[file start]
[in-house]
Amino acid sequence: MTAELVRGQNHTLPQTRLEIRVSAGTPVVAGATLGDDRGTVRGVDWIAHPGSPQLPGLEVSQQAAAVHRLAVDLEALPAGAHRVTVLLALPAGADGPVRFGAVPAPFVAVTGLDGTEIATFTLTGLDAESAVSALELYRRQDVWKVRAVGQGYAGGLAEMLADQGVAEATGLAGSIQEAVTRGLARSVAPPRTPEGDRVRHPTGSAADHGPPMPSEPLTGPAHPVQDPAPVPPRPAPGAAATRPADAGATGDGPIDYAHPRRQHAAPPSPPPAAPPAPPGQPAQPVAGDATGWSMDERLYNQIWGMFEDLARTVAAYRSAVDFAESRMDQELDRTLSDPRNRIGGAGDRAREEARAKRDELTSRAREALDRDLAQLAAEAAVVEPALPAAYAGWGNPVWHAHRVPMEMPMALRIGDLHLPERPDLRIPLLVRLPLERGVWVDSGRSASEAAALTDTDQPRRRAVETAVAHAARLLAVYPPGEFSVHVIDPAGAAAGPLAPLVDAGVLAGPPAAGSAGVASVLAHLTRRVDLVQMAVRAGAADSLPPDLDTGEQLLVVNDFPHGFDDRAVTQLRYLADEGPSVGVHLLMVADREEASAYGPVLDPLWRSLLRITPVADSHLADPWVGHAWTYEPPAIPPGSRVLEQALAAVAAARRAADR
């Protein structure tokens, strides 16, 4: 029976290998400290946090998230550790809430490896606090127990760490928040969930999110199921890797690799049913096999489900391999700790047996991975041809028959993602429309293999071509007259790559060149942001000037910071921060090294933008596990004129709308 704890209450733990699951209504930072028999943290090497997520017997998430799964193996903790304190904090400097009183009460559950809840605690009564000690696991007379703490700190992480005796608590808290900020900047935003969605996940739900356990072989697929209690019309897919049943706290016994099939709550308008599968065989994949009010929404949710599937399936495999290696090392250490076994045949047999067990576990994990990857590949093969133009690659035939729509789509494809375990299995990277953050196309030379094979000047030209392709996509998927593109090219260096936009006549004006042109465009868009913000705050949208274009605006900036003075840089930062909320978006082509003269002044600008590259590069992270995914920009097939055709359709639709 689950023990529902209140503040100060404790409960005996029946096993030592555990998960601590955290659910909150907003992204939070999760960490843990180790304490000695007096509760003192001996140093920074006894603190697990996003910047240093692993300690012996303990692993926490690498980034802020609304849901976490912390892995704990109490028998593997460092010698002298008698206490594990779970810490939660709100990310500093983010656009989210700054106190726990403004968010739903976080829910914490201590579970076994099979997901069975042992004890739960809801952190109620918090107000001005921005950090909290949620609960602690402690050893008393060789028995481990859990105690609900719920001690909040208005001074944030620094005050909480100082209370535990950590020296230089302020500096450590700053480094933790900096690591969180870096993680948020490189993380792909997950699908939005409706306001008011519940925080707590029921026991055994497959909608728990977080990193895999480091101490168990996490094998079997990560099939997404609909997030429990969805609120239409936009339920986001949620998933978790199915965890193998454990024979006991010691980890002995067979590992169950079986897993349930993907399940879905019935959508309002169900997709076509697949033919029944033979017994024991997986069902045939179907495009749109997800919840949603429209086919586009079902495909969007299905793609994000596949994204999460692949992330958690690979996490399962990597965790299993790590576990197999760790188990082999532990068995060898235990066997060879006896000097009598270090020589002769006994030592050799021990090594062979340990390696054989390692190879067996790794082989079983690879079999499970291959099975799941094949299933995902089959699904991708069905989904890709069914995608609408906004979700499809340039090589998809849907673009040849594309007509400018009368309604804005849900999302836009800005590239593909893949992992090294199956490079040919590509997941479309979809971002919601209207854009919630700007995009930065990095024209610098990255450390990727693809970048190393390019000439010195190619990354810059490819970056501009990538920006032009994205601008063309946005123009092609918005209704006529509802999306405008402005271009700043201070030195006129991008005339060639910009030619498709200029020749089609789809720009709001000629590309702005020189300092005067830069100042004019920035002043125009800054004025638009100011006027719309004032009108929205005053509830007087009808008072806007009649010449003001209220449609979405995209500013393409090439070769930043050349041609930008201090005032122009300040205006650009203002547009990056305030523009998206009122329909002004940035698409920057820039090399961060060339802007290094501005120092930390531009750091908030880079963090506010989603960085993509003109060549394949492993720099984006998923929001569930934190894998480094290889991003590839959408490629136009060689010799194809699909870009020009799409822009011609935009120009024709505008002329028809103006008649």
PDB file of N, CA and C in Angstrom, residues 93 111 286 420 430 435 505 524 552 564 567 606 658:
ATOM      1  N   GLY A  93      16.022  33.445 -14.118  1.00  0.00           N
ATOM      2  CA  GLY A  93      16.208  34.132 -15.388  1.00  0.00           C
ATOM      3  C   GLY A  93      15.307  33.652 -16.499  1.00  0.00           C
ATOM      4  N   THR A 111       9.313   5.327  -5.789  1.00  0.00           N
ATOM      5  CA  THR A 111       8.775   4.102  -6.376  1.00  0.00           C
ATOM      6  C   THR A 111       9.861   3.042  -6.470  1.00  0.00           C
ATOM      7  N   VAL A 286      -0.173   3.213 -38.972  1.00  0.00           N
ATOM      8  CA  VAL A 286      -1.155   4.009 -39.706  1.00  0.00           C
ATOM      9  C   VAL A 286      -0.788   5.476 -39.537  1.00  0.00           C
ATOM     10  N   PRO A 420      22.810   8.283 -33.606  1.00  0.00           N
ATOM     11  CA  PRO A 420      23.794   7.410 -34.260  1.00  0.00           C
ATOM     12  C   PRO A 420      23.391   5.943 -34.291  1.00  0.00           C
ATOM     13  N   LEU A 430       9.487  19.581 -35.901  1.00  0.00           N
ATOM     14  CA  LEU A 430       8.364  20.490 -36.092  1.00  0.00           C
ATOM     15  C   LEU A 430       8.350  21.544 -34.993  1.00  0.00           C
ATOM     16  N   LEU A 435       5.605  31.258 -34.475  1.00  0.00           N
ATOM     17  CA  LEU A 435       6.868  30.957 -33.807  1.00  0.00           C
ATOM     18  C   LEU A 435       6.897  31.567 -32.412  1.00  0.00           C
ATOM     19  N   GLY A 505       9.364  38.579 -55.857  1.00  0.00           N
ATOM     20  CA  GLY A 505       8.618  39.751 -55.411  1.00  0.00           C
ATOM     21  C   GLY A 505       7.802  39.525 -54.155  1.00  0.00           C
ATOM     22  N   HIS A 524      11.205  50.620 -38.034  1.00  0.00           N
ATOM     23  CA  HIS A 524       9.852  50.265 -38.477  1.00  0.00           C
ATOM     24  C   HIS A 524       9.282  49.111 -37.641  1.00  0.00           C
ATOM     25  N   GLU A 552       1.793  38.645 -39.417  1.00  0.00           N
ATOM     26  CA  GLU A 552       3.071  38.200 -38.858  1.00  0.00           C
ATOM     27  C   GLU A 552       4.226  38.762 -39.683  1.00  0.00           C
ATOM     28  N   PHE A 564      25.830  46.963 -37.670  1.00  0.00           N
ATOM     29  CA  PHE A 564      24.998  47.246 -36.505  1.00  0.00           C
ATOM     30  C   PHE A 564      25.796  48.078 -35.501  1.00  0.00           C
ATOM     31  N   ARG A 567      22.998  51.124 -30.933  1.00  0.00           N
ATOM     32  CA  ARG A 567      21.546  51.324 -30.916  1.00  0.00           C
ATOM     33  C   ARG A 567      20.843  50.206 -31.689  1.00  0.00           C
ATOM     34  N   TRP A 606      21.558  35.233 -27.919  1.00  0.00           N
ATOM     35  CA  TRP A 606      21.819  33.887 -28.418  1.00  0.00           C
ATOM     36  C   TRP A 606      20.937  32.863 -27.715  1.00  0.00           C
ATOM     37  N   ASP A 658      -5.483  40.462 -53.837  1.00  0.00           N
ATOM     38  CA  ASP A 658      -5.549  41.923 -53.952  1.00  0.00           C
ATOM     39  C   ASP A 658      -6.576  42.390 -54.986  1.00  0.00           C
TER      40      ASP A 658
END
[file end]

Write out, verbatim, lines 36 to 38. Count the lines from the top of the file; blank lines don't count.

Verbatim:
ATOM     32  CA  ARG A 567      21.546  51.324 -30.916  1.00  0.00           C
ATOM     33  C   ARG A 567      20.843  50.206 -31.689  1.00  0.00           C
ATOM     34  N   TRP A 606      21.558  35.233 -27.919  1.00  0.00           N